Arab Americans In Toledo
2012 Bowling Green State University Center for Archival Collections’ Local History Publication Awards, Academic Scholar Division, Honorable Mention. Toledo’s Arab American experience is a great American story of an ethnic community finding fertile soil, sinking roots and flourishing. This has been the story of ethnic groups whose American experience predates that of Arab Americans and it is being written anew by more recent immigrant communities.
Thanks to Samir Abu-Absi and the University of Toledo for collecting and publishing this material. It will help to enrich our national self-understanding.
James J. Zogby, Founder and President, Arab American Institute
“I wanted to help recognize the valuable contributions of Arab Americans in Toledo whose stories of struggle, success and community involvement deserve to be told. These are decent, hard-working, intelligent people who defy the prevalent stereotype.”
Samir Abu-Absi, from the July 26, 2010 issue of UT News
Samir Abu-Absi’s book offers a rejuvenating tonic of thoughtful examinations in a time which could definitely use more positive linkages between the Middle East and the United States. Many of us have long believed a “world of education” or a “world of exchange” could be much more useful that a “world at war” and here’s a strong vote in that direction – Abu-Absi promotes meaningful dialogue and inspires discovery in community. We are lucky for this labor of care and hope.
Naomi Shihab Nye, award winning poet, essayist and song writer
This book brings back wonderful memories of my childhood: the friends, the families, the neighborhood hangouts. It also serves as a record of how a group of proud and hard-working immigrants, some of whom settled in the North End of Toledo over a century ago and others who are relatively new arrivals, have contributed to their community in so many positive and significant ways.
Jamie Farr, Actor and entertainer
Professor Samir Abu-Absi has performed a labor of love for the Arab Community of Toledo. This collection of essays demonstrates well the “memories and experiences” of these immigrants from the cradle of civilization, an area now known as the Middle East. The contributors to this collection of essays come from all walks of life and write on diverse subjects concerning the life and livelihood of the Arab-Americans. The essays record a living history of an important segment of this multicultural America.
William J. O’Neal, Professor and Chair of the Department of History at the University of Toledo
Arab Americans in Toledo is an important, well-timed contribution to our growing understanding of the numerous, complex ties America has with the Middle East and the Arab world. It is a “must read” for those who wish to understand Toledo as well as one of its most influential populations.
Dan Johnson, Provost and Chief Operating Officer, Zayed University, U.A.E. and President Emeritus, University of Toledo
Dr. Abu-Absi’s definitive work about the contributions of Toledo’s Arab Americans is a must read.
Jack Shaheen, Internationally acclaimed author and media critic, and Professor emeritus, Southern Illinois University
A delightful work that touches on the many faces of Arab Americans in Toledo which will resonate with the other immigrant groups and their children. The rich contributions of Toledo’s Arab Americans are memorialized in this book. It emotes nostalgia for times gone by and the many fine folks with whose paths we have crossed. Everyone can relate to their story.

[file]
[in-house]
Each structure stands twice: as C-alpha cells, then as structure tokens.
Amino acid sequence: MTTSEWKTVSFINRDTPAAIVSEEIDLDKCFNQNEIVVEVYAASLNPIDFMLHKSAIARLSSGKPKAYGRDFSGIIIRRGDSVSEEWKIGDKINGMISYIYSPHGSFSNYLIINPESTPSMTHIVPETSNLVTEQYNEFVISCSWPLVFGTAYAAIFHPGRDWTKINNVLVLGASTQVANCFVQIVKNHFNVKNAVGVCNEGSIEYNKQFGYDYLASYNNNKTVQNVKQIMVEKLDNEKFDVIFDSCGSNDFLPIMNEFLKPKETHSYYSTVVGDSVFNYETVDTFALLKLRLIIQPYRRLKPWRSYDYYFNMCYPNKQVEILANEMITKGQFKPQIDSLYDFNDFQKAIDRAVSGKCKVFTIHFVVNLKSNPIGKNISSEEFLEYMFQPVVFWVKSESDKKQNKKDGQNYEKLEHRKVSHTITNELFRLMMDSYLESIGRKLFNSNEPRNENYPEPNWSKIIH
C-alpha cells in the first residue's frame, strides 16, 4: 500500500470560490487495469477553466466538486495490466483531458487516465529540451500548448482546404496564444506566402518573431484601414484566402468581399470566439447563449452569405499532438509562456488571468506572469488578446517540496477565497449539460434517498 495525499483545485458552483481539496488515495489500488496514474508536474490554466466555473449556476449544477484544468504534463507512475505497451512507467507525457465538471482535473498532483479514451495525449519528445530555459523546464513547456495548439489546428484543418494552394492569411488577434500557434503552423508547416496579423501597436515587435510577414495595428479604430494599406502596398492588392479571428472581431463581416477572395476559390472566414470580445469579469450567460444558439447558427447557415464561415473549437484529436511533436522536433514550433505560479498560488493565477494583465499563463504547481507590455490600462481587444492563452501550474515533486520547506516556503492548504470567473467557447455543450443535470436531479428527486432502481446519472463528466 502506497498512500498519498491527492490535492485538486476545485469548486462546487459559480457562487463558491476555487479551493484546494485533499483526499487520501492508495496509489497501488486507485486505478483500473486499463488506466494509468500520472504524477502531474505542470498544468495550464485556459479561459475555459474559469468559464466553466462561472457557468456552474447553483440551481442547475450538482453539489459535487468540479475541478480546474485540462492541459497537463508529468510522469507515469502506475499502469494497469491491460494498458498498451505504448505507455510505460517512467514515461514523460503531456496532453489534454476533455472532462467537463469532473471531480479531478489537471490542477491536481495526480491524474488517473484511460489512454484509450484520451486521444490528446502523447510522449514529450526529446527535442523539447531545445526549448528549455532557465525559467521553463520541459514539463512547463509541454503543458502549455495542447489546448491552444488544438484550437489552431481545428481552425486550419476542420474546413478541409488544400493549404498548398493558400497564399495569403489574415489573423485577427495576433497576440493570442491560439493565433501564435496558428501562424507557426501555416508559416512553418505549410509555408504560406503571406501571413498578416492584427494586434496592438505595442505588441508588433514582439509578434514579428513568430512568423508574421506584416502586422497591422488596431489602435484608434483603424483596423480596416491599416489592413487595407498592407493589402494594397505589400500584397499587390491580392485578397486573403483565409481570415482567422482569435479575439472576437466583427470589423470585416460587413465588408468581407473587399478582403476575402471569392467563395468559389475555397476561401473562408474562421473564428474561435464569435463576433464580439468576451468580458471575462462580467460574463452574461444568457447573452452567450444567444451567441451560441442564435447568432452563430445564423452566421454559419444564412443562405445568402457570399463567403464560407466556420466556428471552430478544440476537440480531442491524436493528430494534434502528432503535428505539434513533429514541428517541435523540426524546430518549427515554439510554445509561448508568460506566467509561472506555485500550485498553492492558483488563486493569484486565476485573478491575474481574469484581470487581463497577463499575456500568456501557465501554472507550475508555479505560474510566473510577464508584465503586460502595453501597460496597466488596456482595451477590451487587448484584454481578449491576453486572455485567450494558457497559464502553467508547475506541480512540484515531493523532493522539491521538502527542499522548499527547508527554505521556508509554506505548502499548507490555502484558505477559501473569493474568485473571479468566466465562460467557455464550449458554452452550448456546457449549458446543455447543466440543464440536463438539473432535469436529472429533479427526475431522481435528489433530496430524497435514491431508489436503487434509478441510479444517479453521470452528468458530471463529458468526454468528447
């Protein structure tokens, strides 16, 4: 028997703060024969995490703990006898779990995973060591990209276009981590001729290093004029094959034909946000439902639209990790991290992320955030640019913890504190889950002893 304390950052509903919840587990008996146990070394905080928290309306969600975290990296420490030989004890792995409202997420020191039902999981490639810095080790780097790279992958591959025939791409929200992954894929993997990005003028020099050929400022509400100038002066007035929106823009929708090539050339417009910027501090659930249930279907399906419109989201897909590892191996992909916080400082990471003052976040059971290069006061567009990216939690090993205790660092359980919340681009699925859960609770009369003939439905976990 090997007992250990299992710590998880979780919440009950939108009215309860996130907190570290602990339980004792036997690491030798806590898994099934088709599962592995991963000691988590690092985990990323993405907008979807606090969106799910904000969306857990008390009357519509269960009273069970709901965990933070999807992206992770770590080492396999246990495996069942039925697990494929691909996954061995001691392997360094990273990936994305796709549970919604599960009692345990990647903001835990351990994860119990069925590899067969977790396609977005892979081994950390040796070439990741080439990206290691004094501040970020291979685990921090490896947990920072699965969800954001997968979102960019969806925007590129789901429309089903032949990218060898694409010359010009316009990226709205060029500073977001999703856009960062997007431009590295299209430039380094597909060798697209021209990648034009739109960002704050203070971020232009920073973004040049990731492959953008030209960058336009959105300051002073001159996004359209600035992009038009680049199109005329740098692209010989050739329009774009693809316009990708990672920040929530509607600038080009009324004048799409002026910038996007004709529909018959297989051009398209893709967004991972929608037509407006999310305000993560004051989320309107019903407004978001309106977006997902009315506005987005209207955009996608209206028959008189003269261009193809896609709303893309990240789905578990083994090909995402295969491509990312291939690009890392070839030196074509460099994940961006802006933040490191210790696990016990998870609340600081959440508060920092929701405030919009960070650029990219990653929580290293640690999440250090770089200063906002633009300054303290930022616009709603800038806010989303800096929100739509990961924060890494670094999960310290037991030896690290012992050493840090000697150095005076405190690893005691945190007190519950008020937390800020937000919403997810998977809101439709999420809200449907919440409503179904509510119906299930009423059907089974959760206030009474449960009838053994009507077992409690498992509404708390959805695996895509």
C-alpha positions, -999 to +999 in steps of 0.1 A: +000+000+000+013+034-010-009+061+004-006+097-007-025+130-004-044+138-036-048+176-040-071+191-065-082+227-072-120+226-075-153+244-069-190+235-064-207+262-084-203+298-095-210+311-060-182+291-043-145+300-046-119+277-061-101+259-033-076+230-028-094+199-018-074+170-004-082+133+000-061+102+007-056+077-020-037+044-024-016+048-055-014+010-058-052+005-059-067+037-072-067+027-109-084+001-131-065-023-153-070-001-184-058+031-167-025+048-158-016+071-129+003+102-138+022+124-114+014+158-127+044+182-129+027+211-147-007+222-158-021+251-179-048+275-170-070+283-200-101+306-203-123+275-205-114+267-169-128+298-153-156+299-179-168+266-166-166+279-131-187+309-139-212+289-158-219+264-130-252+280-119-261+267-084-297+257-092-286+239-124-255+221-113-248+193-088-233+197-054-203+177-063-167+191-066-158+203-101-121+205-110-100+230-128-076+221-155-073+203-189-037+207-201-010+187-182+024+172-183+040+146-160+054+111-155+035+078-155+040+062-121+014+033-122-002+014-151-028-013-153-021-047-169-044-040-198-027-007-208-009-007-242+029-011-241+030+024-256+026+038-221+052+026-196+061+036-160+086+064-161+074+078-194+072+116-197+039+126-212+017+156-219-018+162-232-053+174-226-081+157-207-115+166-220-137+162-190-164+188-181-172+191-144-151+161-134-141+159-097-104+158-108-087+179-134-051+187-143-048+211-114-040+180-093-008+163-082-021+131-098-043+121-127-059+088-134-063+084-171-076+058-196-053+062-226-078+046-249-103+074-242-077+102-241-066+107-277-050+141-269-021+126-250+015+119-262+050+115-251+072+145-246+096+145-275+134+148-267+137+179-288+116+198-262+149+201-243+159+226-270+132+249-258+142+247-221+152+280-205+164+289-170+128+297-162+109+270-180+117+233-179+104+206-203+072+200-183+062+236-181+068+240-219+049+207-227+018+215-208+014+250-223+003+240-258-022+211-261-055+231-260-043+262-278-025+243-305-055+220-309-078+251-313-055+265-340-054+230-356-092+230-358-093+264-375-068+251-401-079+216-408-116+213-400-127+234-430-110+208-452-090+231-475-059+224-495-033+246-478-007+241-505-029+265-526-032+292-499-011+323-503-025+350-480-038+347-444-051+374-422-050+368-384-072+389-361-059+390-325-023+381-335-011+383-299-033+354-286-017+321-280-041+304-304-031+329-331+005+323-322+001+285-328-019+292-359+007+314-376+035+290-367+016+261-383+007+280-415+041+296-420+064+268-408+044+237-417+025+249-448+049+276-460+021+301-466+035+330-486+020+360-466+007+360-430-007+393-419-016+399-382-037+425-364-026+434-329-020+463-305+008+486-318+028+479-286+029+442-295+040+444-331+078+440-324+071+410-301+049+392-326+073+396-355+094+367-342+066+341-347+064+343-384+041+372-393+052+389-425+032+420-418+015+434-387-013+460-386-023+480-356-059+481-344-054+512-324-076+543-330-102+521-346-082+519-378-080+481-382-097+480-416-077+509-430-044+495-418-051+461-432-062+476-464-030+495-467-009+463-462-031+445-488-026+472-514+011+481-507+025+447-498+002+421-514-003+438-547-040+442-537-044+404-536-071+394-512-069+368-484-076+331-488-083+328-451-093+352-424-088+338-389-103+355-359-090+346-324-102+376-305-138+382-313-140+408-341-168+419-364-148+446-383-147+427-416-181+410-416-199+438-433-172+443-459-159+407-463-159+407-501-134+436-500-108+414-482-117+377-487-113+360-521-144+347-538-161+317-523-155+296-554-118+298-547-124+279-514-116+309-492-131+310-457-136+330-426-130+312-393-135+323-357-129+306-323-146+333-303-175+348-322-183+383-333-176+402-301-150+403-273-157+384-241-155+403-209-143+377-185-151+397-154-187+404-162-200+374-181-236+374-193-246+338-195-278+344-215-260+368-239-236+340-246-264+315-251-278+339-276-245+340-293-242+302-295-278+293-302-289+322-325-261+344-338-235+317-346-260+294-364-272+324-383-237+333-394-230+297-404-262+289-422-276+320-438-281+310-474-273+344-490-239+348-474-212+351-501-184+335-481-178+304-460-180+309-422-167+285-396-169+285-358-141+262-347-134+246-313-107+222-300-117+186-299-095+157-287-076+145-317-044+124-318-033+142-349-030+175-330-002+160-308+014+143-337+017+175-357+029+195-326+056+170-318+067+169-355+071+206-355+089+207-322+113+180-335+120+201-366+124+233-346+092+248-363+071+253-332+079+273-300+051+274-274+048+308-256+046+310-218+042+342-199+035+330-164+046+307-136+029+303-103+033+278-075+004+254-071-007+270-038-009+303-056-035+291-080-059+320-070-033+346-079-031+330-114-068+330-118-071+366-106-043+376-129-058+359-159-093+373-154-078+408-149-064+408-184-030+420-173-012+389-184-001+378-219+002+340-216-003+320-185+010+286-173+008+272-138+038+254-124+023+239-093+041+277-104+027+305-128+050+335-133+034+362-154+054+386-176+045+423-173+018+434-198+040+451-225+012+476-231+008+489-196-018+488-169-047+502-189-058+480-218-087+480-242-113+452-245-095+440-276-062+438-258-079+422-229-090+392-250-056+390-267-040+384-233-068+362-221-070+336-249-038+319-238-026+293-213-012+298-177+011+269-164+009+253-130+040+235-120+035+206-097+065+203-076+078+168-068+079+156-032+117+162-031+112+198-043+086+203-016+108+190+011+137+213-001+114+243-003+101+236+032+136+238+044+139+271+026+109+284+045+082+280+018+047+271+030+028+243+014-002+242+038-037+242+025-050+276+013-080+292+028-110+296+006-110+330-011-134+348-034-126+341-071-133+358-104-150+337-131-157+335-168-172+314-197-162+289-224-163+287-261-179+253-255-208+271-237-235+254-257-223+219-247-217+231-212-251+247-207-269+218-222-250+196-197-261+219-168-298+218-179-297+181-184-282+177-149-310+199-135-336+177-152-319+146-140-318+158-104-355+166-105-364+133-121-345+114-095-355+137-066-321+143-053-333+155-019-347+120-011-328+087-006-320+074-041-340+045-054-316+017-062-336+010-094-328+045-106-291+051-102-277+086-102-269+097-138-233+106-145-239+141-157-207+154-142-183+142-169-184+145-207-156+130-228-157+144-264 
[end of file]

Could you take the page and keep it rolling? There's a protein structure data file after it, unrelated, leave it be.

Cherrefe Kadri, Past President, Islamic Center of Greater Toledo
This book about Arab Americans in Toledo will help you appreciate the cultural richness and tenacity of a people who immigrated to Toledo generations ago and have made it possible for their children and their children’s children, to become part of the Great American Dream. For many years, Arab Americans have served in all walks of Toledo life. Their stories are significant and compelling. This book is must reading. It is an important contribution to the written history of Toledo.
Ron Royhab, Past Vice President and Executive Editor of The Blade
Dr. Abu-Absi brings his stellar academic experience and his gentle interpersonal skills to produce a portrait of the Arab Americans of Northwest Ohio. I am sure that his work will serve as an impetus for a national effort in this area and as a resource for academicians, social scientists and story tellers.
Mounir Elkhatib, M.D., Director and Founder of the Great Lakes Center for Integrative Medicine
Paperback: 298 pages
Publisher: University of Toledo Press
Dimensions: 8.5 x 6 x 3/4 inches
Interview with WGTE's Deadline Now:
"[This is] an essential book, one that occasionally even rises to the level of greatness. My favorite passage comes from a story the immortal Jamie Farr told about the late Danny Thomas, who once dropped a dime and almost didn't pick it up.
Why should he bother? he reasoned. He was a millionaire. But then he remembered that he was really just Amos Jacobs of Toledo, Ohio, and he immediately stoops down and swoops up the dime."
From - Center for Arab American Studies, University of Michigan-Dearborn
Abu Absi's edited volume has much to offer readers of various levels of interests on the lives of Arabic-speaking immigrants in Toledo, Ohio despite some shortcomings. At first glance the volume seems to embrace assimilation as a goal in itself and references dated assumptions on Arab immigration.The contributors do not make original arguments or explores new trends. Yet Arab Americans in Toledo goes far in addressing gaps in Arab American studies on the immigrants’ real-life experiences in specific locations spanning over a century. Moreover, the short narratives and personal accounts by diverse descendants of the city’s pioneers, albeit the latter come across as a homogenous lot, successfully incorporate the immigrants’ experiences into the cultural mosaic of Toledo.